Iran "categorically rejects the U.S. unfounded claim with regard to 13 June oil tanker incidents and condemns it in the strongest possible terms," the Iranian mission to the United Nations said in a statement on Thursday evening.

It accused the United States and its regional allies, which include Iranian rival Saudi Arabia and the United Arab Emirates, of "warmongering." Iran called on "the international community to live up to its responsibilities in preventing the reckless and dangerous policies and practices of the U.S. and its regional allies in heightening the tensions in the region."

U.S. and European security officials as well as regional analysts cautioned against jumping to conclusions about who carried out the attacks, leaving open the possibility that Iranian proxies, or someone else entirely, might have been responsible.

In London, British Foreign Secretary Jeremy Hunt said the UK was taking the matter "extremely seriously" and that if Iran was involved, "it is a deeply unwise escalation which poses a real danger to the prospects of peace and stability in the region."

'SUSPICIOUS'

Tensions between Iran and the United States have risen since U.S. President Donald Trump pulled out of a deal last year between Iran and global powers that aimed to curb Tehran's nuclear ambitions in exchange for sanctions relief.

Iran has repeatedly warned it would block the Strait of Hormuz if it cannot sell its oil because of U.S. sanctions.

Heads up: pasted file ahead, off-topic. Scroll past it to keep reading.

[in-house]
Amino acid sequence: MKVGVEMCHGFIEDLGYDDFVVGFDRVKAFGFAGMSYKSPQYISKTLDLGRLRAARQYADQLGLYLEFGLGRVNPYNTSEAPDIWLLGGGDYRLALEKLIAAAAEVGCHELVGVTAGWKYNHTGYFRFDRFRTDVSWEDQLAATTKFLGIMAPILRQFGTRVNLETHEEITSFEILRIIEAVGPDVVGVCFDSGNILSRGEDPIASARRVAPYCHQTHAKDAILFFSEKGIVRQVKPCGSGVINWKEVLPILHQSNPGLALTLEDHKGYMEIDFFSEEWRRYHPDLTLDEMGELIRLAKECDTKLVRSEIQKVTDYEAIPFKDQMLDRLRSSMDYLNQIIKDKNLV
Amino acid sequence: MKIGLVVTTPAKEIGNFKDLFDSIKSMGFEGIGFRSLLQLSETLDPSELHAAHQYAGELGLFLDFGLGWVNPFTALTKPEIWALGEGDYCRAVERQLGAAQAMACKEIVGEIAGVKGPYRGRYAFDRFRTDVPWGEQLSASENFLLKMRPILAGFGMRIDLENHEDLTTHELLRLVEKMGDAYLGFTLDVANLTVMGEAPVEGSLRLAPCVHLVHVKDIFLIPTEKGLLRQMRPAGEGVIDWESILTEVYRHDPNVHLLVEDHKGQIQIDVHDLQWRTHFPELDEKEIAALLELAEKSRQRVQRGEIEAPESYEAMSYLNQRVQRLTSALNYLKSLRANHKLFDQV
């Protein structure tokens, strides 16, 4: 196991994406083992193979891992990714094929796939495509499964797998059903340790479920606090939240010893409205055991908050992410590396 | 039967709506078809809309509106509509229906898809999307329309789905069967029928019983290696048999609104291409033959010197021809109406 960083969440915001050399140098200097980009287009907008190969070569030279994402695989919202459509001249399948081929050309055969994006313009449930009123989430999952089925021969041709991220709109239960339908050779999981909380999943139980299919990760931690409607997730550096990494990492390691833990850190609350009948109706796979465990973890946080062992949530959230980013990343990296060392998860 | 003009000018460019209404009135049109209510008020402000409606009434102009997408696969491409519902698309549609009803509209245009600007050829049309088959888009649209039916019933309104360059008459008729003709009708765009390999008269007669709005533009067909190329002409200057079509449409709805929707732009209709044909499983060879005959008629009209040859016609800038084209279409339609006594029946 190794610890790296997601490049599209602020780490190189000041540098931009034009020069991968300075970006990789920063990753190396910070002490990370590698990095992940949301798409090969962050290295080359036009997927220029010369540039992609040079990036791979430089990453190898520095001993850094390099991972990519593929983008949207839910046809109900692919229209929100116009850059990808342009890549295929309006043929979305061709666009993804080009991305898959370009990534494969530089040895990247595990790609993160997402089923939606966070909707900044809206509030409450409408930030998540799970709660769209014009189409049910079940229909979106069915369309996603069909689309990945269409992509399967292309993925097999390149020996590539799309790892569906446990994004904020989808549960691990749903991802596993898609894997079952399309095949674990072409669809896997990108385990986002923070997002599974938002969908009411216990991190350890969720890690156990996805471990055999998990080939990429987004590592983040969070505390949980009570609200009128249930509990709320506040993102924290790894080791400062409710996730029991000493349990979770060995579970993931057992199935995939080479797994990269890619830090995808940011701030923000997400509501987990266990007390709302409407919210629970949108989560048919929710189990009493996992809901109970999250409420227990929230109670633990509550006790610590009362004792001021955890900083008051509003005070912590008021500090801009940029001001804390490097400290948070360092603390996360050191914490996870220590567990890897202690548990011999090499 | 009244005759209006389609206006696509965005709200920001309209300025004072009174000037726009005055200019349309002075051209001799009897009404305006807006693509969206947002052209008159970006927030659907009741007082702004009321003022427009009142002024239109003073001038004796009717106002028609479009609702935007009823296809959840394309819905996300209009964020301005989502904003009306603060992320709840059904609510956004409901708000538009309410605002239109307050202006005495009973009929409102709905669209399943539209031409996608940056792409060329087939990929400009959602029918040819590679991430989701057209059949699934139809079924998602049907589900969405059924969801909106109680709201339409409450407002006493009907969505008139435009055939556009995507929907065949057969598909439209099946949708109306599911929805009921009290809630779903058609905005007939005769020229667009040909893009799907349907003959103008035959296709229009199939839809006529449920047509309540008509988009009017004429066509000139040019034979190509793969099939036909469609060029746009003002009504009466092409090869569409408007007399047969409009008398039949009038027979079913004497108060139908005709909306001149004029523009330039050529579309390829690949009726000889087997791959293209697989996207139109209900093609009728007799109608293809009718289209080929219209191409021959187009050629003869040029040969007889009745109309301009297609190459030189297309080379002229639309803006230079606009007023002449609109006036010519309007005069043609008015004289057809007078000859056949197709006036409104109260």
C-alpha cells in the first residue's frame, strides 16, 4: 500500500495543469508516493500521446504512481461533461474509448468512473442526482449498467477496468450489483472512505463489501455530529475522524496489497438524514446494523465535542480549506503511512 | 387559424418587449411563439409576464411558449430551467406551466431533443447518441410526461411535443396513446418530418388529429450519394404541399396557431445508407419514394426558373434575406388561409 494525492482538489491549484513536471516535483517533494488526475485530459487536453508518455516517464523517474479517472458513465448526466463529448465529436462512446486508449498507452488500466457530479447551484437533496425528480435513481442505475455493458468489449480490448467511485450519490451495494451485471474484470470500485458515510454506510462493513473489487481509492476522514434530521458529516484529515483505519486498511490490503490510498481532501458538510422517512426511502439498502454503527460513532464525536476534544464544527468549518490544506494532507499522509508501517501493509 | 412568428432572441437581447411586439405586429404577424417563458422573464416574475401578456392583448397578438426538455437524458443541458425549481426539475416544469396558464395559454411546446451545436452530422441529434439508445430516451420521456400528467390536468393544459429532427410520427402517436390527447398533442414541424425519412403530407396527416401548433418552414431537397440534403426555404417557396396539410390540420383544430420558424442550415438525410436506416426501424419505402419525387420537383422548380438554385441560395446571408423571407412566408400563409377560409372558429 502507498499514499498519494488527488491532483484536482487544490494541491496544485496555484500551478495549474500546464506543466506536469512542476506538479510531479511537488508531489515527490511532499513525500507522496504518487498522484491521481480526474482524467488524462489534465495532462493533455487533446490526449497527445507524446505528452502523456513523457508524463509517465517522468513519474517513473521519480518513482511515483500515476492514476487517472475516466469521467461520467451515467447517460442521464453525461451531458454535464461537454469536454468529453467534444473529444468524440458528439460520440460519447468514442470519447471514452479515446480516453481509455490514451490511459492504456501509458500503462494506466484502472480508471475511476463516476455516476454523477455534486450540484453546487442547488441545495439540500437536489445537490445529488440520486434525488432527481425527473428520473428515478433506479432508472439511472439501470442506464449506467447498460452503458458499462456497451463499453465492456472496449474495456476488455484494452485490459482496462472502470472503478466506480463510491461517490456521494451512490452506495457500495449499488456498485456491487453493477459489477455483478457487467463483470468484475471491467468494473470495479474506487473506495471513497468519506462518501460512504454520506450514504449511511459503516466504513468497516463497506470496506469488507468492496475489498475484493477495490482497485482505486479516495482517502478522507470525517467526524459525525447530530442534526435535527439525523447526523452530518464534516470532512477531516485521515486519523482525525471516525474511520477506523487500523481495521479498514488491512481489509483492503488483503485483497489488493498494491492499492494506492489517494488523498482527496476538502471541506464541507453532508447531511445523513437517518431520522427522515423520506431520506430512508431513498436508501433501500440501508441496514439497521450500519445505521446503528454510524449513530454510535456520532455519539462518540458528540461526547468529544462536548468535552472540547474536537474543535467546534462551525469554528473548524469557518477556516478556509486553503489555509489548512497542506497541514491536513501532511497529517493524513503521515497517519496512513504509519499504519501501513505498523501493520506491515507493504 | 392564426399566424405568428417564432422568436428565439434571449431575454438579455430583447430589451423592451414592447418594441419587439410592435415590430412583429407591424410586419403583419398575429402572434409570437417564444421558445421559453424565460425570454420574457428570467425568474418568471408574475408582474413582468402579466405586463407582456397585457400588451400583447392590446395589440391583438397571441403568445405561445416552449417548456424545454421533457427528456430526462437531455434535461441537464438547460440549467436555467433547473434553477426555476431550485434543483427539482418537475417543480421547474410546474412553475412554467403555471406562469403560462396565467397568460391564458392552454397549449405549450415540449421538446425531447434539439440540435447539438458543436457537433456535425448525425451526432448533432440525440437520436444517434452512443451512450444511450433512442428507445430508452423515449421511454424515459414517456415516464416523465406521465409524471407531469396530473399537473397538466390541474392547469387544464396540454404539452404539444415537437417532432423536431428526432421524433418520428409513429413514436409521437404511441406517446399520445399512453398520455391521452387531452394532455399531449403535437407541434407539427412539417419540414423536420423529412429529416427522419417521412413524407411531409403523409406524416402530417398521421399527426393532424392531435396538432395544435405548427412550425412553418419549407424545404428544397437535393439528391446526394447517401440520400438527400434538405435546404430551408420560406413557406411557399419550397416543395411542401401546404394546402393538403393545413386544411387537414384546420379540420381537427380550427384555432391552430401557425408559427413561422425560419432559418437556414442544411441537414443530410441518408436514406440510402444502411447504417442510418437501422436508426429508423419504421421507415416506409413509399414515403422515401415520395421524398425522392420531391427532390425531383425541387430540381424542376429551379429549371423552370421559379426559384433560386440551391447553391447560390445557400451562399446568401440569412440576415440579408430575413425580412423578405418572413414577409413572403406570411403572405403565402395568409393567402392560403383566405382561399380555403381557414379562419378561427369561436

Tensions have increased further since Trump acted at the beginning of May to force Iran's oil customers to slash their imports to zero or face draconian U.S. financial sanctions. Iran's oil exports have dropped to around 400,000 barrels per day in May from 2.5 million bpd in April last year.

Also in May, the Trump administration said it would send more troops to the Middle East, citing what it saw as a threat of potential attack by Iran.

Iranian Foreign Minister Mohammad Javad Zarif described the tanker explosions as "suspicious" on Twitter and called for regional dialogue. In a later Twitter post, Zarif described the U.S. allegations against Iran as part of "sabotage diplomacy."

Tehran has denied responsibility for the May 12 attacks.

The crews of both ships struck on Thursday were picked up safely. The Bahrain-based U.S. Navy Fifth Fleet said it had assisted the two tankers after receiving distress calls.

U.N. Secretary-General Antonio Guterres told a meeting of the Security Council on cooperation between the United Nations and the League of Arab States that the world could not afford "a major confrontation in the Gulf region".

The Security Council discussed the attacks behind closed doors on Thursday at the request of the United States.

Kuwait’s U.N. ambassador, Mansour Al-Otaibi, president of the council for June, said after the meeting that all 15 council members had condemned the attacks.